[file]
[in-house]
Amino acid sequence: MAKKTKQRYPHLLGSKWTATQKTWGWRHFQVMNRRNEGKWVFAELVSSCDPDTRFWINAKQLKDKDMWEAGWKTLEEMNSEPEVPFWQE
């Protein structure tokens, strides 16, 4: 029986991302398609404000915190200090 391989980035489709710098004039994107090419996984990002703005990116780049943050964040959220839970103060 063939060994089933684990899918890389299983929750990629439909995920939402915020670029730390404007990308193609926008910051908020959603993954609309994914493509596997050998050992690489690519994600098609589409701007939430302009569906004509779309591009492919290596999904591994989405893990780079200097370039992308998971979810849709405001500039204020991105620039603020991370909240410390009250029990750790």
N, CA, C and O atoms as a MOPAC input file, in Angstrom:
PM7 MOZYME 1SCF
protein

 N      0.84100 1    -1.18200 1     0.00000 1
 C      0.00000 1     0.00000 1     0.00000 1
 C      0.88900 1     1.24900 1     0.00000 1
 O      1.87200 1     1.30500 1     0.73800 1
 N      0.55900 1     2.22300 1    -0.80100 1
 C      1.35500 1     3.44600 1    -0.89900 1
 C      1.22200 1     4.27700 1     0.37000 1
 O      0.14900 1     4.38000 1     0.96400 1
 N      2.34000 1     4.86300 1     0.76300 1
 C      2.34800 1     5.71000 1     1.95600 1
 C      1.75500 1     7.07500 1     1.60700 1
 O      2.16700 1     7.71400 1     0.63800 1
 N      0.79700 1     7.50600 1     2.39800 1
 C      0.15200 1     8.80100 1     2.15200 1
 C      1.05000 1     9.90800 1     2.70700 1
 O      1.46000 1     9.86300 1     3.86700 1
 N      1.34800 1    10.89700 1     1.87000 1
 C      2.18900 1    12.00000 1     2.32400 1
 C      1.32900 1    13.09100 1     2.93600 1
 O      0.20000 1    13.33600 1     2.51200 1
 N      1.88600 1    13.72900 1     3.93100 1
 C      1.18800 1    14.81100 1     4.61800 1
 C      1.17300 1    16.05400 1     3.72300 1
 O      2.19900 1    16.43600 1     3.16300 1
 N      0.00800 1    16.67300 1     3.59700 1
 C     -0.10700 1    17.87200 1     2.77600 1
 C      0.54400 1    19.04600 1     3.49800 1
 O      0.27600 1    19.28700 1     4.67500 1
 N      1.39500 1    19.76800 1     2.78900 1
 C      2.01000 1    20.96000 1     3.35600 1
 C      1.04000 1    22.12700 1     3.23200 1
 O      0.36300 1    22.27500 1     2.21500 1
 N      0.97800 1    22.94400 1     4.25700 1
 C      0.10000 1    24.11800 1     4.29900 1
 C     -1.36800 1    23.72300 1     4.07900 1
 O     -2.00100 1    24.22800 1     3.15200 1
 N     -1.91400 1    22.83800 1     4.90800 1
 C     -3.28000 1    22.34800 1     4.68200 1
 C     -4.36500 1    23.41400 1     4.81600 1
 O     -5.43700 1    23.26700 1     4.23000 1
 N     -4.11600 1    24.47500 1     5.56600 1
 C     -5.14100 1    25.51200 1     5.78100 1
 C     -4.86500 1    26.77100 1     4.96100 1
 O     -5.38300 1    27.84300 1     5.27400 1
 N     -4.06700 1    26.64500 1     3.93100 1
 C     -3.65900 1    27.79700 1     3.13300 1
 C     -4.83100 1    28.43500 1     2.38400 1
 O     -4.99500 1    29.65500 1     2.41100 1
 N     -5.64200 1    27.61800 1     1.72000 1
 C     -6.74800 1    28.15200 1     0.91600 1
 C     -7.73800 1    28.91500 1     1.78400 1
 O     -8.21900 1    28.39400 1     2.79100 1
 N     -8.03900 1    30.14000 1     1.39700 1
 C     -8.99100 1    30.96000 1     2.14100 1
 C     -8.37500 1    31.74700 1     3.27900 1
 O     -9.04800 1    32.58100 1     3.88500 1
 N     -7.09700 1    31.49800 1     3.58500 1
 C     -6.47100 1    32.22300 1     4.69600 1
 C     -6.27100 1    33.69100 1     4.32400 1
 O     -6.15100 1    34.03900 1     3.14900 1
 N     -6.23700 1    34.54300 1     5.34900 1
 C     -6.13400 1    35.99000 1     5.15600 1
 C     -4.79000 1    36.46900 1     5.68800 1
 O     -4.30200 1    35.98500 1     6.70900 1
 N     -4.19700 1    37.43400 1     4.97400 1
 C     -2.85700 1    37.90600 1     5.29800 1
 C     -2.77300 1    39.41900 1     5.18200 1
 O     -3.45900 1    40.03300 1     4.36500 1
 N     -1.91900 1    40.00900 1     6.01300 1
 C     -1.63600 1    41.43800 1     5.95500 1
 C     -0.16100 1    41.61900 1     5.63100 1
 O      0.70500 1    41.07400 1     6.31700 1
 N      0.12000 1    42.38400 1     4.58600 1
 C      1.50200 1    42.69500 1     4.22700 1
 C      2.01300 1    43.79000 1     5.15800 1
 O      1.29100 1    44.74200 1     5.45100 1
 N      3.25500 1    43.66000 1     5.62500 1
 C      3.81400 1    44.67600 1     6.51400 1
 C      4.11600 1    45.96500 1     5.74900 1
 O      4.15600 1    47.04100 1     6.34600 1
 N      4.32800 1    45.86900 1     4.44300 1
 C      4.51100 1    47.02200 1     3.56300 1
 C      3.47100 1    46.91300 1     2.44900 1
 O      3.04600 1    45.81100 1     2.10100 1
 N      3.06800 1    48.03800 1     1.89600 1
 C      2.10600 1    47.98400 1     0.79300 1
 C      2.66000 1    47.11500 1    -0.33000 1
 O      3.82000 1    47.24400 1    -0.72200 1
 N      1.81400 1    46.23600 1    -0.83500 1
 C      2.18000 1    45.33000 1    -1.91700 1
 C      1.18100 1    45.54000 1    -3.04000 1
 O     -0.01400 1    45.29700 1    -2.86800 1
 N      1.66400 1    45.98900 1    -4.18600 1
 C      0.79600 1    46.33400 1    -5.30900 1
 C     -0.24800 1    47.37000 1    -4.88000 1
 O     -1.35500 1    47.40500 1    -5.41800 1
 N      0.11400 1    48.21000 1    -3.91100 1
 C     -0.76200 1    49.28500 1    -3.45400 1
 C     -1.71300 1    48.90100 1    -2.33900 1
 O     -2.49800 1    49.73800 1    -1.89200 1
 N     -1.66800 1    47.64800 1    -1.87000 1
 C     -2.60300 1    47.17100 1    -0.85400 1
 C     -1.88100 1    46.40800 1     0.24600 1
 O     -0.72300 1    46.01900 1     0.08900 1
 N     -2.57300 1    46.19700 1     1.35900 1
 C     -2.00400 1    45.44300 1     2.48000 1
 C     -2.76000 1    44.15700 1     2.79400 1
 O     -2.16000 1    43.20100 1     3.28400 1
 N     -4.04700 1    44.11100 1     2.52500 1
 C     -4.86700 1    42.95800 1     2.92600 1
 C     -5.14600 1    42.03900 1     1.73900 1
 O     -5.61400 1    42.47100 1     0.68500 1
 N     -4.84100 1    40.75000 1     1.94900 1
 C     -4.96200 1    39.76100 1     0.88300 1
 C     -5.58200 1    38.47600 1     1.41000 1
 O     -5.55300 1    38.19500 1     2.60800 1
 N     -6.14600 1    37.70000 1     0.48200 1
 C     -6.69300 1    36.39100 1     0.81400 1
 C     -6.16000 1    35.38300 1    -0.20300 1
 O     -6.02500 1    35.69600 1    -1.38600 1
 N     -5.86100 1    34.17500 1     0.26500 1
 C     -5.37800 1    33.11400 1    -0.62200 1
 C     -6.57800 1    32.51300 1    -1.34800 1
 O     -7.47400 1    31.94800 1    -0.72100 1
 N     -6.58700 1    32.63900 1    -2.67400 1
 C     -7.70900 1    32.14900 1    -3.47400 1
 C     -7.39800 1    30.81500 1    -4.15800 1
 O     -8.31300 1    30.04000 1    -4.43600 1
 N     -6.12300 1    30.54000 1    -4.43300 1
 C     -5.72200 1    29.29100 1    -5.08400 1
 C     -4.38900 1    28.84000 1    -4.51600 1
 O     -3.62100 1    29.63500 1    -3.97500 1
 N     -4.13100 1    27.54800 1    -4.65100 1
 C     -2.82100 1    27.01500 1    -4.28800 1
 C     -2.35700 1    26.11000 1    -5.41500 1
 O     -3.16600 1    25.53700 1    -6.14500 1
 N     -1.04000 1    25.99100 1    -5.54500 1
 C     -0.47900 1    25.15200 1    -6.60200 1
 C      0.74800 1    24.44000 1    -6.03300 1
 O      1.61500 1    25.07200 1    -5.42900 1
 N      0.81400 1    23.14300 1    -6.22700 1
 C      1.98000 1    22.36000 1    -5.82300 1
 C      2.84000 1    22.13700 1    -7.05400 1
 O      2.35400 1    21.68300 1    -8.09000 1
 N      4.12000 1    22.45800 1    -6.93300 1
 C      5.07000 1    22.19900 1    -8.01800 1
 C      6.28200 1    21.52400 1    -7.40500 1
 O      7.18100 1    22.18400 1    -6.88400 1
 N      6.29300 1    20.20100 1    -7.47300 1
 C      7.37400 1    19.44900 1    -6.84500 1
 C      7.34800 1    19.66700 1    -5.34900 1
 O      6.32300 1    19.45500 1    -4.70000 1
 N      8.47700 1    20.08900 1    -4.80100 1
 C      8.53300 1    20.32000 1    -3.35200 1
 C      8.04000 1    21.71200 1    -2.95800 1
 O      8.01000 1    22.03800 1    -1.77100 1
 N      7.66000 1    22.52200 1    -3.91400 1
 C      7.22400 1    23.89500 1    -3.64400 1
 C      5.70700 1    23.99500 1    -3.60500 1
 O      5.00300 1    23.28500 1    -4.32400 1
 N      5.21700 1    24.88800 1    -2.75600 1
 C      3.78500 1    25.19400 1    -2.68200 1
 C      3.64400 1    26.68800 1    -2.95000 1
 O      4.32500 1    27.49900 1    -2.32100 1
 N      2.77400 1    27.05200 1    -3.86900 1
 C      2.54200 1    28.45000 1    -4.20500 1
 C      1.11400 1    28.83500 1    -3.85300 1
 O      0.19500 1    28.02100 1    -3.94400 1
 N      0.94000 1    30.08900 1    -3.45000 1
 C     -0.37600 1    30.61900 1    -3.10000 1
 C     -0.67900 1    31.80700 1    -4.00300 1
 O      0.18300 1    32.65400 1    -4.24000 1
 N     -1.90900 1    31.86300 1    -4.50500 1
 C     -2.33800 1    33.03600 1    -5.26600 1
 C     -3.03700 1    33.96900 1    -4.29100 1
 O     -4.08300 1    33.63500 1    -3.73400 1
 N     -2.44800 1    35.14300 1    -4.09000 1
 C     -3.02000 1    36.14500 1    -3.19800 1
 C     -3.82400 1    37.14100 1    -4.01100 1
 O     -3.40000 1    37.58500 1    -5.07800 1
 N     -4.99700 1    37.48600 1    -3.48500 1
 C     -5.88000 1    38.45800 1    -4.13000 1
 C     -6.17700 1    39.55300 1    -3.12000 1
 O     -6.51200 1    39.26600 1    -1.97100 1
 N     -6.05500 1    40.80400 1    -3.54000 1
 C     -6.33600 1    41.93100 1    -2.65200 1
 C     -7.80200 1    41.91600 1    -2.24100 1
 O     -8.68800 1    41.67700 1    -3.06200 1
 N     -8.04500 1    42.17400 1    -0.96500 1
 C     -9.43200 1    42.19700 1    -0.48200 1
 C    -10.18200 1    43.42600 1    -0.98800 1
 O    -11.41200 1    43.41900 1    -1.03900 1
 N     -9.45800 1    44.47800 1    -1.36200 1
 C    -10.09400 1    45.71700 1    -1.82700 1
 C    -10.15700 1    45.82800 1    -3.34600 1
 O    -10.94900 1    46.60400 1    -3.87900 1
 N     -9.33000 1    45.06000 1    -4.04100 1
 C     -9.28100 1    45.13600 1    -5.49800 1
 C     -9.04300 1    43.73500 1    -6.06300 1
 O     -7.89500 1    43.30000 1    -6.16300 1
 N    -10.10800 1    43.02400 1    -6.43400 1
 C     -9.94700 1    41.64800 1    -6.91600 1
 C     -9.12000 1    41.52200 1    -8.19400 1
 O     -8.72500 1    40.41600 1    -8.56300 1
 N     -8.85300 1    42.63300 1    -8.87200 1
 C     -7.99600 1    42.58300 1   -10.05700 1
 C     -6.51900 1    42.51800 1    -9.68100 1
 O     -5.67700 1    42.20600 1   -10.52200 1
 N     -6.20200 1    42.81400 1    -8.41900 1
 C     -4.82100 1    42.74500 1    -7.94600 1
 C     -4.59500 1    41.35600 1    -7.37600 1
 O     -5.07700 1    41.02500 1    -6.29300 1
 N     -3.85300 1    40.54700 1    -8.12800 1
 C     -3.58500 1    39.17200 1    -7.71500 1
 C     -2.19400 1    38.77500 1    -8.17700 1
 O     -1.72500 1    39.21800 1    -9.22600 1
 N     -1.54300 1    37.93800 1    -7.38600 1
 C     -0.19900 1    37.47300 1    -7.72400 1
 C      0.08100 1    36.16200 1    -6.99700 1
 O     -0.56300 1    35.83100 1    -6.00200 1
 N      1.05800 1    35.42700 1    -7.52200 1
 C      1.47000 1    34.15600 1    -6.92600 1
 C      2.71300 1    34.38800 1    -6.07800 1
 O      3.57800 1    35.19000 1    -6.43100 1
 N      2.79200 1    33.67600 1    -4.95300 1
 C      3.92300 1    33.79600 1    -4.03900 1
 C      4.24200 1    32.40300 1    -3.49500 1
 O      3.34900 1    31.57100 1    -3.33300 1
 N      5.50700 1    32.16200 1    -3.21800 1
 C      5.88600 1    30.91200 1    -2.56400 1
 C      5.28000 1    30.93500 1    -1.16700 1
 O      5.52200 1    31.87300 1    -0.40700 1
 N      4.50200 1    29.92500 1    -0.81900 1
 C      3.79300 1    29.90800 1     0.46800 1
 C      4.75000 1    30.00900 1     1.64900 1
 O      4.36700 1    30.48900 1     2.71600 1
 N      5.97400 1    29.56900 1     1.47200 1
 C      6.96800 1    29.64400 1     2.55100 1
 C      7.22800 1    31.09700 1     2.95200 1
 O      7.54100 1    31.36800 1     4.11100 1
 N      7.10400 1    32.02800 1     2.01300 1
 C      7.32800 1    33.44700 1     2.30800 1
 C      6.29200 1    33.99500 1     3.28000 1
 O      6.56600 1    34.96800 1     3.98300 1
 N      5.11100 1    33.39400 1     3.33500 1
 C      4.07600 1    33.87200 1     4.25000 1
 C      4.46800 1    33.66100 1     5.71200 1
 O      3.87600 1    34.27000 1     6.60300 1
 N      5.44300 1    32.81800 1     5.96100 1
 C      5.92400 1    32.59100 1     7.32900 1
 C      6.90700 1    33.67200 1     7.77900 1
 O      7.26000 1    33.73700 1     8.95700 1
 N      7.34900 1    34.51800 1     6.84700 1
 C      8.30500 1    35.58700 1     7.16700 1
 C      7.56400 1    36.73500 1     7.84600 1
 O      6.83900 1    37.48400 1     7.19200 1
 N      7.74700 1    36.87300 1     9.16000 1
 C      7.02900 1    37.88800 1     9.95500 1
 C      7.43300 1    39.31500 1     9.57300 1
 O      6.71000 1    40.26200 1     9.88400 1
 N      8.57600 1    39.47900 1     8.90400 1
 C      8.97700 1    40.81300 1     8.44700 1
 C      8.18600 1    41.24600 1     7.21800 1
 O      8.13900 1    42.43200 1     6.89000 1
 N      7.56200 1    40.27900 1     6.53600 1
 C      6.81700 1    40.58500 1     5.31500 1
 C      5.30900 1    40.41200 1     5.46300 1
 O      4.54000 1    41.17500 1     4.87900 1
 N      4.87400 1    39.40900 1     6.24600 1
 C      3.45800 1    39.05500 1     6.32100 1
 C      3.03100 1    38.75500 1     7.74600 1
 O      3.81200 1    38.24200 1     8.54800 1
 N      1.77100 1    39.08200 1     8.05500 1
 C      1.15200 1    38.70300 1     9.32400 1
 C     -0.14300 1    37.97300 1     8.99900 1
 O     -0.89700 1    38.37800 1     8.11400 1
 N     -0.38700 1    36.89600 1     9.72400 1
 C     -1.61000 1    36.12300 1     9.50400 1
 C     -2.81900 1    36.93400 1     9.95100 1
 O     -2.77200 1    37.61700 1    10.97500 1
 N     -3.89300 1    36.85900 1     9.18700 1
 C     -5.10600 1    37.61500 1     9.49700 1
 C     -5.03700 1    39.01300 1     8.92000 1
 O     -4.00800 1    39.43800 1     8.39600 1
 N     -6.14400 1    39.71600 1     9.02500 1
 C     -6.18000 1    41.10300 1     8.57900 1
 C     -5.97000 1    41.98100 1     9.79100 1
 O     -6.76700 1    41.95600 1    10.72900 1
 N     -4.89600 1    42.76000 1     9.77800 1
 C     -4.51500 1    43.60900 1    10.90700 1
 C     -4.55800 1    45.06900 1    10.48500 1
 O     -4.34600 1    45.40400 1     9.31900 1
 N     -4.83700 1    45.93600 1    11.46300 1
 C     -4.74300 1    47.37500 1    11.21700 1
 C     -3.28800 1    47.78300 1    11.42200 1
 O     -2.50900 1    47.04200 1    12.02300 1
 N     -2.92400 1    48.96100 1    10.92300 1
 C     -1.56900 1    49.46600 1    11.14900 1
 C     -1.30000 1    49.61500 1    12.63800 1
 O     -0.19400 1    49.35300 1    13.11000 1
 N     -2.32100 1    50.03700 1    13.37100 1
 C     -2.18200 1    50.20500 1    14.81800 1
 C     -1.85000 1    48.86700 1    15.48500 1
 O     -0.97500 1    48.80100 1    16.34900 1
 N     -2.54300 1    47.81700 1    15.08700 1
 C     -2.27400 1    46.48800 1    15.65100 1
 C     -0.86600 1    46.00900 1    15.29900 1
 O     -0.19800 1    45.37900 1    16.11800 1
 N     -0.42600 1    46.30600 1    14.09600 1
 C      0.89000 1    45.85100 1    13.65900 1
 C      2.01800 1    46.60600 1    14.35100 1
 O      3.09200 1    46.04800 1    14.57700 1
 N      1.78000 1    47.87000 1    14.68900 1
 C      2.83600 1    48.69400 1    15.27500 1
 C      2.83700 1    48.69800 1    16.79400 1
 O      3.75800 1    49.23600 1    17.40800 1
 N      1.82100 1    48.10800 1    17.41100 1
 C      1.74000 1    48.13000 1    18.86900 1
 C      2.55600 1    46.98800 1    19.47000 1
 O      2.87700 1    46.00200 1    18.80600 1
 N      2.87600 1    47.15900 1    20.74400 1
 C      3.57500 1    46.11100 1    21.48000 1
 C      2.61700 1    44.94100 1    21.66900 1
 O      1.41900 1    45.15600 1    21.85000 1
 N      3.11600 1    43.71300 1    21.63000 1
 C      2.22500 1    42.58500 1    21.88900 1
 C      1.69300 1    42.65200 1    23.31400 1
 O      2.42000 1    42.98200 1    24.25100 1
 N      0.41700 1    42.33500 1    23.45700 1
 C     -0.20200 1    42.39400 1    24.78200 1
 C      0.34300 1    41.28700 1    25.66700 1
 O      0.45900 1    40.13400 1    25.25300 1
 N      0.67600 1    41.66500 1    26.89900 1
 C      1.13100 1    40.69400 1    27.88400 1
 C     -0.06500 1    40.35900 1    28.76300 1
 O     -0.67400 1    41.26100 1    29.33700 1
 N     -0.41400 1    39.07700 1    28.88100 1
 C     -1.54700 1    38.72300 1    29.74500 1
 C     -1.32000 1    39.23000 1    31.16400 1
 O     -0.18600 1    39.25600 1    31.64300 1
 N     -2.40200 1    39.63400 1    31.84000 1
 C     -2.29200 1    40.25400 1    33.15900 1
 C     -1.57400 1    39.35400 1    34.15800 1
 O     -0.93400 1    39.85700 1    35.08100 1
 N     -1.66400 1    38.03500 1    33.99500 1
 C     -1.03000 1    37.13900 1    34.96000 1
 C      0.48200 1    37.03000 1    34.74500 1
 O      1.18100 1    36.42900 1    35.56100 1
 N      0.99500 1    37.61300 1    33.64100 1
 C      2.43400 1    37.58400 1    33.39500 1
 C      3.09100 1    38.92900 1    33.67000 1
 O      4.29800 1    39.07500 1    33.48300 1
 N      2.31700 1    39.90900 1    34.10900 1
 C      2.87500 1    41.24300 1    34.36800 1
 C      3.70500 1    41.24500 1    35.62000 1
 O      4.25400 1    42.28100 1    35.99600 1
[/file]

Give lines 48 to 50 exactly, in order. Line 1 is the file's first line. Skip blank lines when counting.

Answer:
 C     -5.14100 1    25.51200 1     5.78100 1
 C     -4.86500 1    26.77100 1     4.96100 1
 O     -5.38300 1    27.84300 1     5.27400 1